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The petroleum umbrella


Several companies are extracting black gold – petroleum - from the North Sea. But scientists are questioning this activity and asking if this activity has environmental consequences. By law, these companies are obliged to carry out annual analyses.

At the request of the companies, a number of researchers at the Science Faculty of the University of the Basque Country have analysed what type of contaminants are released as a result of extraction of crude oil in the North Sea and how these contaminants affect living things in this marine environment.

For this research, mussels were studied. Throughout the world, these invertebrates are often used for investigating the state of the coastline and, so, there is a lot of information on the effects generated by the contaminants. This is why, although these molluscs are not inhabitants of this marine environment, they are regularly used for analysing the environment health status at the open sea.

Network of cages

A number of cages are submerged at high sea and then are distributed around the oil platforms, normally in two opposite directions.

The first cages are positioned close to the platform, at some 500 metres for example; the next set are placed somewhat further away – at 1000 metres distance and, finally, the third group of cages are located at quite a distance – 10,000 metres from the platform.

After 4 to 6 weeks, analyses are carried out measuring biomarkers in the mussels. Biomarkers indicate the degree of response to environmental insult at cellular and molecular levels - early warning signals of the effects of pollution in the ocean.

Amongst other parameters, the mussels are analysed to determine whether they have accumulated metals or hydrocarbons, whether they are stressed, have the immune system weakened, have suffered damage in the reproductive system, abnormalities occur in subsequent generations, and so on. Nevertheless, the actual endponit of these studies is not to determine the health state of the mussels – these molluscs are used as sentinels of the situation of the marine ecosystem. Moreover, given the complexity of the ecosystem in the North Sea, herring and cod fish have also been used in the research.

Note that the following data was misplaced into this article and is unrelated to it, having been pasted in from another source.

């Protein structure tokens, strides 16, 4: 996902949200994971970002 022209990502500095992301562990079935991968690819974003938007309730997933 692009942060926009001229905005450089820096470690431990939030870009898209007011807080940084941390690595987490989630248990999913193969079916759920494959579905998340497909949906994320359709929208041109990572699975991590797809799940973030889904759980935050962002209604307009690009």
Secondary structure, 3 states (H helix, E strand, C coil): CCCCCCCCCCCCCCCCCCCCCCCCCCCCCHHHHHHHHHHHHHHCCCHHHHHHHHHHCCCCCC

Umbrella effect

According to the results obtained from the measurements, it is still too early to determine the effect of the platforms on the mussels. Nevertheless, the researchers have been able to demonstrate that those mussels installed close to the platforms are hardly affected and, in fact, the influence of the oil platform is more noticeable at a certain distance. This means that the pollutants discharged during the crude oil extraction are dispersed from deep waters in the form of an open and inverted umbrella.

But that is not all. Frequently, the cages installed on one side of the oil platform do not register the same effects than those on the other side, although they are located at the same distance from the rig. This might due to the fact that the currents displace the “umbrella” from the platform axis at the ocean bottom.

Anyway, the investigators say the research has to be confirmed in order to draw definitive conclusions. Above all, further parameters have to be taken into account and monitoring over a longer period of time has to be undertaken. Furthermore, the North Sea is not the easiest zone for this study given the fact that the high seas make the work of the scientists difficult.

Garazi Andonegi | EurekAlert!
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